Two Angles of Triangle Less than Two Right Angles

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In the words of Euclid:

In any triangle two angles taken together in any manner are less than two right angles.

(The Elements: Book $\text{I}$: Proposition $17$)



Let $\triangle ABC$ be a triangle.

Let the side $BC$ be extended to $D$.

Since the angle $\angle ACD$ is an external angle of $\triangle ABC$, it follows that it is greater than both $\angle BAC$ and $\angle ABC$.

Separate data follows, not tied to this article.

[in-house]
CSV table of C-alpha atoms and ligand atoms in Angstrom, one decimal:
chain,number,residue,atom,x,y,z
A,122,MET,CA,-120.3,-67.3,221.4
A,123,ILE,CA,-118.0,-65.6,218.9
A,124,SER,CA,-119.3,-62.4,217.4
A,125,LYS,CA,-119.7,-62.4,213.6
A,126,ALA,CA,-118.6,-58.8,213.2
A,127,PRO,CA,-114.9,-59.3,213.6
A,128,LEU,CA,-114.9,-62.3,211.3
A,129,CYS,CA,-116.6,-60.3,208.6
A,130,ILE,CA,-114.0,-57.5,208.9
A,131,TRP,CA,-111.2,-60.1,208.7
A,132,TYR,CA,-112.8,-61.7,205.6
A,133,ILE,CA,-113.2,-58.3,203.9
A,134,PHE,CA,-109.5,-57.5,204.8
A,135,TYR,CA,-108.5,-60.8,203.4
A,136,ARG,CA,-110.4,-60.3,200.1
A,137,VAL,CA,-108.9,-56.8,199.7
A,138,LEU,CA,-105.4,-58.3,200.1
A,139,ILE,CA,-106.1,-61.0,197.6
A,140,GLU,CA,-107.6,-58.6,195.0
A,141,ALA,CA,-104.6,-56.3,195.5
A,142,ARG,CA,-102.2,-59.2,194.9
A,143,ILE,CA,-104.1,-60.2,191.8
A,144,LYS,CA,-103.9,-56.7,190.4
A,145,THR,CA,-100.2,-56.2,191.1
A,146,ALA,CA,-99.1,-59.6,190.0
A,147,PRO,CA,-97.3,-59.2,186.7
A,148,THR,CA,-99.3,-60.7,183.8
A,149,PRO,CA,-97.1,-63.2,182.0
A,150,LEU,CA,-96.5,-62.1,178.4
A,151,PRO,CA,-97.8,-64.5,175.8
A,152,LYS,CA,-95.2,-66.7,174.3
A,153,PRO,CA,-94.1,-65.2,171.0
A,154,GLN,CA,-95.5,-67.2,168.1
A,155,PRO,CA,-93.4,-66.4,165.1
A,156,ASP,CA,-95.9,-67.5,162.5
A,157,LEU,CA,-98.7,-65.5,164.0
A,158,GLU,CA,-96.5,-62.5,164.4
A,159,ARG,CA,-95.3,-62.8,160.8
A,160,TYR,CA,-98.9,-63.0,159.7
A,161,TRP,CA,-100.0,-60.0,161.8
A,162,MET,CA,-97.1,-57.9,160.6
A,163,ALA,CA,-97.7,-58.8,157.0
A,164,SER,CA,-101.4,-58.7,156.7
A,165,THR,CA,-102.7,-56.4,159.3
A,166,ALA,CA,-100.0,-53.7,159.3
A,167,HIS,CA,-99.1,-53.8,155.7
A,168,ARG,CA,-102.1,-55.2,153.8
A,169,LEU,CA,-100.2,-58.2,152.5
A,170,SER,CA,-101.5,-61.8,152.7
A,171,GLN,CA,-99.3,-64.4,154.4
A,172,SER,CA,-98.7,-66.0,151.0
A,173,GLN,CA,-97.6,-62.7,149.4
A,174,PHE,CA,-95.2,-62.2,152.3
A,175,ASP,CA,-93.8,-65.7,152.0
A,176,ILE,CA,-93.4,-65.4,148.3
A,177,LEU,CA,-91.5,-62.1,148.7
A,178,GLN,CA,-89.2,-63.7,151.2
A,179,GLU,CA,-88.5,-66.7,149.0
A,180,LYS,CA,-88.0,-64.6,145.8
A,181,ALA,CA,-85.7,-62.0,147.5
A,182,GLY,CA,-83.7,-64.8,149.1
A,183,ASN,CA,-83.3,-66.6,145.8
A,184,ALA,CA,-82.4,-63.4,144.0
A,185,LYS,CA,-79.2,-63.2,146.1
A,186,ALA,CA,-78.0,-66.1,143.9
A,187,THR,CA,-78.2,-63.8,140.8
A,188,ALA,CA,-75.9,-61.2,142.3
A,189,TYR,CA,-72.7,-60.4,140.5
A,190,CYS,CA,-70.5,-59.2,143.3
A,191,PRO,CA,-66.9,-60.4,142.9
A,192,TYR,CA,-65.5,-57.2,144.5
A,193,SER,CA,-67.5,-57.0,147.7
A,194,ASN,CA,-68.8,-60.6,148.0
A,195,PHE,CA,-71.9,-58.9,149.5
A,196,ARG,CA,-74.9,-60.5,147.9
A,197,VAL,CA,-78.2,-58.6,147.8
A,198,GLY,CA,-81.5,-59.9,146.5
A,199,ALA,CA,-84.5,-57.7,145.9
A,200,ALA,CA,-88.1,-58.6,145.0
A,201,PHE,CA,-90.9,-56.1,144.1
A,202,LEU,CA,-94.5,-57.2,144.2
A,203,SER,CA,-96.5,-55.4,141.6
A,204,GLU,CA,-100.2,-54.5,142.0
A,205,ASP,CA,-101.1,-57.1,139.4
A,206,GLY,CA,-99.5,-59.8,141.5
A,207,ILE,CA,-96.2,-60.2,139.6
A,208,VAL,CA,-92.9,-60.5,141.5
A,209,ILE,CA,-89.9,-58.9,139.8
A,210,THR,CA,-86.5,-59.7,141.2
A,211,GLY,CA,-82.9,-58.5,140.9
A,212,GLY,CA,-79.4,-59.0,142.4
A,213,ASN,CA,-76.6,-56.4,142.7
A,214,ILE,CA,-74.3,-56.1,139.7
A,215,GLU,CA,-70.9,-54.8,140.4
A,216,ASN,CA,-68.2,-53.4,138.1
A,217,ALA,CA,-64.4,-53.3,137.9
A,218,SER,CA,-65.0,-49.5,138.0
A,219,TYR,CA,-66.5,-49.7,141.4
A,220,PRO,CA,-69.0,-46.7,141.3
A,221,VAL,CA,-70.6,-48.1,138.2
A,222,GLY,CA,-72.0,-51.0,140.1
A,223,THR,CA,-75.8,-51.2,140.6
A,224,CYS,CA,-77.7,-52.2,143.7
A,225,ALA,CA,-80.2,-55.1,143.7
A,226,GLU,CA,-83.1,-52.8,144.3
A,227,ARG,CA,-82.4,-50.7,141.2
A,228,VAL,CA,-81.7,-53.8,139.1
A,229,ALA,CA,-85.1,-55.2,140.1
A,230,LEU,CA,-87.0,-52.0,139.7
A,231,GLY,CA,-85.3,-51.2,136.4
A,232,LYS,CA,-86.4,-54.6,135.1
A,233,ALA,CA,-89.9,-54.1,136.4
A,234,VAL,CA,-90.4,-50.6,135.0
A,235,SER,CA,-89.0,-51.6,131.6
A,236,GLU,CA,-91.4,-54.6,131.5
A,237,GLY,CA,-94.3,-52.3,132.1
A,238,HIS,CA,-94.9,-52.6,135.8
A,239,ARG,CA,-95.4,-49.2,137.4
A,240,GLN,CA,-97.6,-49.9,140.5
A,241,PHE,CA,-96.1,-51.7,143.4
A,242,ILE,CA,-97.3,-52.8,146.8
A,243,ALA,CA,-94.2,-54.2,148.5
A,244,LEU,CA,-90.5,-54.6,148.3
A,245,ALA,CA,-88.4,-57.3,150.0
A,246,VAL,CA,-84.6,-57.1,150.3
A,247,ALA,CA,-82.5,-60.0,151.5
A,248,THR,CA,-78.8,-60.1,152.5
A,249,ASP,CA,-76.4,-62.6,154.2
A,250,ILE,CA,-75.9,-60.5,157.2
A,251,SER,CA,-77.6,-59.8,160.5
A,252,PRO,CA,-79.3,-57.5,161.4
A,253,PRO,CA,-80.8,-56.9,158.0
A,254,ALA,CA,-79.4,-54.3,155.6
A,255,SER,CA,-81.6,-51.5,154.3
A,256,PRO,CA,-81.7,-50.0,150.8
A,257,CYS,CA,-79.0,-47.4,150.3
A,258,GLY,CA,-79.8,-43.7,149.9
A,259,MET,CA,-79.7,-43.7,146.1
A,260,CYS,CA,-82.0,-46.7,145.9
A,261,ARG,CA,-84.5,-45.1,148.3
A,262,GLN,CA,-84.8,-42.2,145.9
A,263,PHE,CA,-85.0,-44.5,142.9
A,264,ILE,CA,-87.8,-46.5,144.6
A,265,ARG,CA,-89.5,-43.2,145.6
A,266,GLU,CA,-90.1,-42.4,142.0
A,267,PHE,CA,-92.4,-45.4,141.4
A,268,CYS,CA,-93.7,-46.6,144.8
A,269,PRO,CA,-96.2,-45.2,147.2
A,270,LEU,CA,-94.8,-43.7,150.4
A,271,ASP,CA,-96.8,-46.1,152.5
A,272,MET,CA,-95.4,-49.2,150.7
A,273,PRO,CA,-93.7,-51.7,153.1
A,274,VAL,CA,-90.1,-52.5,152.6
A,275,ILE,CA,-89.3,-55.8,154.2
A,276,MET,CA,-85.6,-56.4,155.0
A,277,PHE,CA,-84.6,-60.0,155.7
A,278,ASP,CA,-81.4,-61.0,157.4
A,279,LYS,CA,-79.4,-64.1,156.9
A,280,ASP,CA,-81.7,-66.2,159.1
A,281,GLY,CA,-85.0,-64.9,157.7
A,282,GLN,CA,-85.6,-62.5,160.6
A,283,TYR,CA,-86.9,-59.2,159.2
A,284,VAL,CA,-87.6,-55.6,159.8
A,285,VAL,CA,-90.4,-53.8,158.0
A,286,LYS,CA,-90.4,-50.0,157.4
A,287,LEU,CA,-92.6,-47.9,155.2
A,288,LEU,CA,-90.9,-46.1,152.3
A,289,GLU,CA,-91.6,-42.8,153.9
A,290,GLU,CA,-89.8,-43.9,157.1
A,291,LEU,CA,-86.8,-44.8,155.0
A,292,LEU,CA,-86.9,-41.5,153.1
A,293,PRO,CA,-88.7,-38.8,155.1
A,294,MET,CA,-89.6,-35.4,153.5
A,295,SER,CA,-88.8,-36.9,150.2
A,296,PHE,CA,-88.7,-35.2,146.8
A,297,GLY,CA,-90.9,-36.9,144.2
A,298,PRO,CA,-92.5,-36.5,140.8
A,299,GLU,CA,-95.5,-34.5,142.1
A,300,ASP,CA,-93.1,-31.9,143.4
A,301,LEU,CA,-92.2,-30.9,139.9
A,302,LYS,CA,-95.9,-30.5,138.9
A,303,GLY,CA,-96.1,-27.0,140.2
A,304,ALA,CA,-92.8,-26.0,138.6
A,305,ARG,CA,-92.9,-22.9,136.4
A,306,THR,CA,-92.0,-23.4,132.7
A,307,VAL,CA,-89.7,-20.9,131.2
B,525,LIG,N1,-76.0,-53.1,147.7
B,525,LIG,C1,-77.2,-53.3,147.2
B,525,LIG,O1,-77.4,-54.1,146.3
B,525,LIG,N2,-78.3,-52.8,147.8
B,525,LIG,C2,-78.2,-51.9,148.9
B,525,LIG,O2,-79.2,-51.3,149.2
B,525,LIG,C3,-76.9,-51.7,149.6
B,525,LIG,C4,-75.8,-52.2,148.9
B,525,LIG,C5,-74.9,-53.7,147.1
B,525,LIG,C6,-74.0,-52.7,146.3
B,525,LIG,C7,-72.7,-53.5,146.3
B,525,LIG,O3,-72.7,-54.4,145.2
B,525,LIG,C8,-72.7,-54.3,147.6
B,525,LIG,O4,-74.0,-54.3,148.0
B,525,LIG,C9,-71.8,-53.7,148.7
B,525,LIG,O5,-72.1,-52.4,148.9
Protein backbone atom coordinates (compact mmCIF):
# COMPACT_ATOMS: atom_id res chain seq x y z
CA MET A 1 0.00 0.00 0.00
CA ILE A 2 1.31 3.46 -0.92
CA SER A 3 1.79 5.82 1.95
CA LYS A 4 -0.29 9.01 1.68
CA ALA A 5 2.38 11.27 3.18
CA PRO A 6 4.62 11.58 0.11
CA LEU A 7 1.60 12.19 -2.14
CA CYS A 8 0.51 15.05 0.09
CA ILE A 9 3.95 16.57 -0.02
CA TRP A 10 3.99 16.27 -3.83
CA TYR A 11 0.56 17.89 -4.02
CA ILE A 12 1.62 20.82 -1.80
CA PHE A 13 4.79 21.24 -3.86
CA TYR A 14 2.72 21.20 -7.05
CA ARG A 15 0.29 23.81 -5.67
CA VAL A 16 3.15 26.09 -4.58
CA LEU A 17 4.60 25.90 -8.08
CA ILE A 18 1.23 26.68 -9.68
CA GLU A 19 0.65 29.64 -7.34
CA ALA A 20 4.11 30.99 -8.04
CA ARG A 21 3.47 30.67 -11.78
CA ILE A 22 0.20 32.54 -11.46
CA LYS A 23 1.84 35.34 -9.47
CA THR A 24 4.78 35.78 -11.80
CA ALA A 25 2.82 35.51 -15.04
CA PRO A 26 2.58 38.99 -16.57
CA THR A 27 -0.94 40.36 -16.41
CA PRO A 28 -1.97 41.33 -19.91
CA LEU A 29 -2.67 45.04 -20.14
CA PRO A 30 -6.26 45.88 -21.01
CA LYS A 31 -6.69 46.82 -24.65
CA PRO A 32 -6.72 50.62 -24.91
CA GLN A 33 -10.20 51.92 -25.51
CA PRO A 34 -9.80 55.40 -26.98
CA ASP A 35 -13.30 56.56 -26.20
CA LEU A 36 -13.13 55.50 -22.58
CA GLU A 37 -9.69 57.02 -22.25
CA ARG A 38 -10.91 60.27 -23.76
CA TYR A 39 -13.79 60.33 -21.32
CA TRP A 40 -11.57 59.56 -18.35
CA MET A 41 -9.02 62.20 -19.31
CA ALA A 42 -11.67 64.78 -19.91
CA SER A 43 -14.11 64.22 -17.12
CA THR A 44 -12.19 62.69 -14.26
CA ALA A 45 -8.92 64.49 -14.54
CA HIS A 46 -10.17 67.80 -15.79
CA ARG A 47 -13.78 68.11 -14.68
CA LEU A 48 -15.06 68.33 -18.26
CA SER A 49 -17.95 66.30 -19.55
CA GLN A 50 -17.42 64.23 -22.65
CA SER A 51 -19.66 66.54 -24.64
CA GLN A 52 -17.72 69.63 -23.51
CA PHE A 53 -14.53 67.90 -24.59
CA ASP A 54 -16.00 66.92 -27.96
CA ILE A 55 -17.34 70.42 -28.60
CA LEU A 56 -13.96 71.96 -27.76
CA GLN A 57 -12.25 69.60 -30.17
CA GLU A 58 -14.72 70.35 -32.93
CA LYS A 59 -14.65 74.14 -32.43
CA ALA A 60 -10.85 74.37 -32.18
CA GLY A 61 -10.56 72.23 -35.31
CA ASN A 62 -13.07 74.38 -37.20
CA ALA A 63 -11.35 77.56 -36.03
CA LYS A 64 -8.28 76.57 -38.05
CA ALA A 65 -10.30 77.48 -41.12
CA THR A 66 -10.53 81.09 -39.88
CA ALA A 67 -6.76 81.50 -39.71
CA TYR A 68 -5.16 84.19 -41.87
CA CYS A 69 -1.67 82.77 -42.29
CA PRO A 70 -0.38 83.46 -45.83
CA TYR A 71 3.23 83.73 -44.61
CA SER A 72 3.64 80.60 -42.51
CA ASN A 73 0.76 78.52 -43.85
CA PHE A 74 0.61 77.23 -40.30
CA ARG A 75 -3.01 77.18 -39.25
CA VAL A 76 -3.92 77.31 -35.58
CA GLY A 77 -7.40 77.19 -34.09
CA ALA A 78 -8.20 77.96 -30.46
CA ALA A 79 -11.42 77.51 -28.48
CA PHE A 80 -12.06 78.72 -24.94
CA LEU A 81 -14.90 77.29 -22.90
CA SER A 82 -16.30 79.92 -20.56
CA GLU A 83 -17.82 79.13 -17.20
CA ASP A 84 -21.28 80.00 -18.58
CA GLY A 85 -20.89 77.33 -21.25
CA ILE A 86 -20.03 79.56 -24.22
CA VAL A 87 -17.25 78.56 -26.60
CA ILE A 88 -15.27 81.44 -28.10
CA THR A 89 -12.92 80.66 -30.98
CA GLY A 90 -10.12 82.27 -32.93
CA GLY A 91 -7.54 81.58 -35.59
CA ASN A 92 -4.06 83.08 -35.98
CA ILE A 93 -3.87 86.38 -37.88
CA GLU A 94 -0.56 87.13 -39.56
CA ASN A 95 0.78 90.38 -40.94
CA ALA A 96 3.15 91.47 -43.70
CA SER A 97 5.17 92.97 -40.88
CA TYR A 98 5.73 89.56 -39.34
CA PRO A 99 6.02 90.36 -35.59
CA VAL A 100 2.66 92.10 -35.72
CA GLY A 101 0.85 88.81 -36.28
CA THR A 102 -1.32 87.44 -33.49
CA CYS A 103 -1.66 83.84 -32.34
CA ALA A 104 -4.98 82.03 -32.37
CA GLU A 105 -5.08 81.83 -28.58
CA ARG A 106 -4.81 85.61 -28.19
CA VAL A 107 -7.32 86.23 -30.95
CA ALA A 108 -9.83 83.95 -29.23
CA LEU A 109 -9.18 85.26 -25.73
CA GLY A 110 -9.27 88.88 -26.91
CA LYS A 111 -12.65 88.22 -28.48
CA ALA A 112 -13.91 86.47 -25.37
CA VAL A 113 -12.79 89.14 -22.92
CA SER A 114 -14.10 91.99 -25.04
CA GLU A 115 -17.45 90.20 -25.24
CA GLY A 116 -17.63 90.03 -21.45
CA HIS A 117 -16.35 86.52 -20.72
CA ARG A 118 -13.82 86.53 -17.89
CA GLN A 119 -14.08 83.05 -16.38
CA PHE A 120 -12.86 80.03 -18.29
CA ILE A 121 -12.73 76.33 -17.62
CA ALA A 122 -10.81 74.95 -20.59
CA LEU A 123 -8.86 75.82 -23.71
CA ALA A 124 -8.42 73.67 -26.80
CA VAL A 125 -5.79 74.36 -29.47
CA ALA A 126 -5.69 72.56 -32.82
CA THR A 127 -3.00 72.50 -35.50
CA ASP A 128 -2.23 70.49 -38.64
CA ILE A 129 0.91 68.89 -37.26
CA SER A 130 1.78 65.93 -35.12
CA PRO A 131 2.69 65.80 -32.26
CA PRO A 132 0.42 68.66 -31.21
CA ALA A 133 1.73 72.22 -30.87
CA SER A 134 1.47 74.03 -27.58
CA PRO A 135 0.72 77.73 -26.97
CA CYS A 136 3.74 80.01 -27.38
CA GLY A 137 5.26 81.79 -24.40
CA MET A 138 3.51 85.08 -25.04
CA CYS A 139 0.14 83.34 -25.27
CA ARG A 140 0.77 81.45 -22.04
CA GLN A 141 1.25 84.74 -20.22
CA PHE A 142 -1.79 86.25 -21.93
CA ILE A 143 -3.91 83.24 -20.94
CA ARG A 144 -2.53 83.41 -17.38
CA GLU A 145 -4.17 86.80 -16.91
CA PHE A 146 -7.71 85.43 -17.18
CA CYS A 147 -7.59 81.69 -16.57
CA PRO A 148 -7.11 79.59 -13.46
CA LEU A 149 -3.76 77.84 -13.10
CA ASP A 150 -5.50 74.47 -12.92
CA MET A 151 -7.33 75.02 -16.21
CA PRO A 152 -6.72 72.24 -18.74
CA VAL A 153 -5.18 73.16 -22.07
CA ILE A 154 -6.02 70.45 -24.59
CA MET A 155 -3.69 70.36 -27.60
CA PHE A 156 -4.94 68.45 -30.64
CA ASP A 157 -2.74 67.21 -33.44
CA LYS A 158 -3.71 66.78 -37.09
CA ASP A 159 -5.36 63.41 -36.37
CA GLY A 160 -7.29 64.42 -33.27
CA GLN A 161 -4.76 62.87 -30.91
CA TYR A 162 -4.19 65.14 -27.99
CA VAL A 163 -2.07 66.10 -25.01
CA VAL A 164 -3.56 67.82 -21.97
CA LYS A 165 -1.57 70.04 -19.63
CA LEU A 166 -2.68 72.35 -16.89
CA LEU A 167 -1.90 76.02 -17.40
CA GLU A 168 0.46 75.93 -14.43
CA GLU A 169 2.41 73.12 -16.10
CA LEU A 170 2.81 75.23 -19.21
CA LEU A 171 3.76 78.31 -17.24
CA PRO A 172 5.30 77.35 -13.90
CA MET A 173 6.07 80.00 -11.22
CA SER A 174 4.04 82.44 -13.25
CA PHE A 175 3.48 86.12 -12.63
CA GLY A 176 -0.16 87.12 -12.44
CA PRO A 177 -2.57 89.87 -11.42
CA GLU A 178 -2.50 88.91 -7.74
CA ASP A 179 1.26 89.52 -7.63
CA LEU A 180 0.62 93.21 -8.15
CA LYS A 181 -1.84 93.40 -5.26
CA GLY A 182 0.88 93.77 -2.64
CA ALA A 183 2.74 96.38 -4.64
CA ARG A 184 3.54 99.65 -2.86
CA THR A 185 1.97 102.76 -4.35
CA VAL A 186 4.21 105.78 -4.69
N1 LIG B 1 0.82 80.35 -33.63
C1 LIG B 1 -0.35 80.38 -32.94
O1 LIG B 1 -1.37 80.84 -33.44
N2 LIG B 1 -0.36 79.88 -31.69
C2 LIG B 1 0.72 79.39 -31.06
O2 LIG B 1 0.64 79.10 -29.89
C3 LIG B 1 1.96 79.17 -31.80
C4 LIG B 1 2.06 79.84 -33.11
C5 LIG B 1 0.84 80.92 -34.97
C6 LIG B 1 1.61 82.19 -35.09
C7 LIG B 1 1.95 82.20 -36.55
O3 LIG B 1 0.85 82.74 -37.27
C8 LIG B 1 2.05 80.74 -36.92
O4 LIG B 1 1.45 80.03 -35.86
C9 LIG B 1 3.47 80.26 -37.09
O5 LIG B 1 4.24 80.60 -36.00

We add $\angle ACB$ to both, so that $\angle ACD + \angle ACB$ is greater than $\angle ABC + \angle ACB$.

But $\angle ACD + \angle ACB$ is equal to two right angles.

Therefore $\angle ABC + \angle ACB$ is less than two right angles.

In a similar manner we show that the same applies to the other two pairs of internal angles of $\triangle ABC$.


Historical Note

This proof is Proposition $17$ of Book $\text{I}$ of Euclid's The Elements.